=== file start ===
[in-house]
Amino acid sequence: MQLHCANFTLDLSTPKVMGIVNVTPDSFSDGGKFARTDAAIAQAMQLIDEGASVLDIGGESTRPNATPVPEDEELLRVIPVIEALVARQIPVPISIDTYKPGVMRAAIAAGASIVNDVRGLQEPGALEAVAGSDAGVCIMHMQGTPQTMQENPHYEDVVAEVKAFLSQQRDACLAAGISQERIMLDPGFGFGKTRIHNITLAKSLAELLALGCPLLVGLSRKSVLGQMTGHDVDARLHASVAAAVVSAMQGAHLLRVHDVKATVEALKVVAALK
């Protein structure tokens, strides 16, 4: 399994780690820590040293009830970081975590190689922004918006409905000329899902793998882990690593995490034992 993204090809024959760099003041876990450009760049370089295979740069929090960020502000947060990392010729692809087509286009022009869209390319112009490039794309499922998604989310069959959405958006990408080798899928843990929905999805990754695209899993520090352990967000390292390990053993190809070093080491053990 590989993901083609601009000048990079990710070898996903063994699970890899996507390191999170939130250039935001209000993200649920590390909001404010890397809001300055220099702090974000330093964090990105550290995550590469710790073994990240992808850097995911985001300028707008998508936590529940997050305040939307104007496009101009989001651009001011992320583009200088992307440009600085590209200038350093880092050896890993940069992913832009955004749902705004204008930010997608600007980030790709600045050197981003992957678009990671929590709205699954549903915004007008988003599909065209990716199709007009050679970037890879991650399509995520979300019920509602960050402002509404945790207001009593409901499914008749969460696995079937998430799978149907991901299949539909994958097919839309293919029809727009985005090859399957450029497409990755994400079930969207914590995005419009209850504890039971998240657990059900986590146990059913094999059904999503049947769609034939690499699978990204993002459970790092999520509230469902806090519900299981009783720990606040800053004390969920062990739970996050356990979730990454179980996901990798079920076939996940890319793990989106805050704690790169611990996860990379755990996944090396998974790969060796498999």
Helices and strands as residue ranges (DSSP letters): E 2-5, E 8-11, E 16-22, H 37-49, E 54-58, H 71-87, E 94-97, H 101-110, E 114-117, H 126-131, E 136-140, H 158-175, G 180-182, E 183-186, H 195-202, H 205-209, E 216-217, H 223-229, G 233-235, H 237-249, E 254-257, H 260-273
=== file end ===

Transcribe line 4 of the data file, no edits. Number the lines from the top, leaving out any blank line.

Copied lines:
Helices and strands as residue ranges (DSSP letters): E 2-5, E 8-11, E 16-22, H 37-49, E 54-58, H 71-87, E 94-97, H 101-110, E 114-117, H 126-131, E 136-140, H 158-175, G 180-182, E 183-186, H 195-202, H 205-209, E 216-217, H 223-229, G 233-235, H 237-249, E 254-257, H 260-273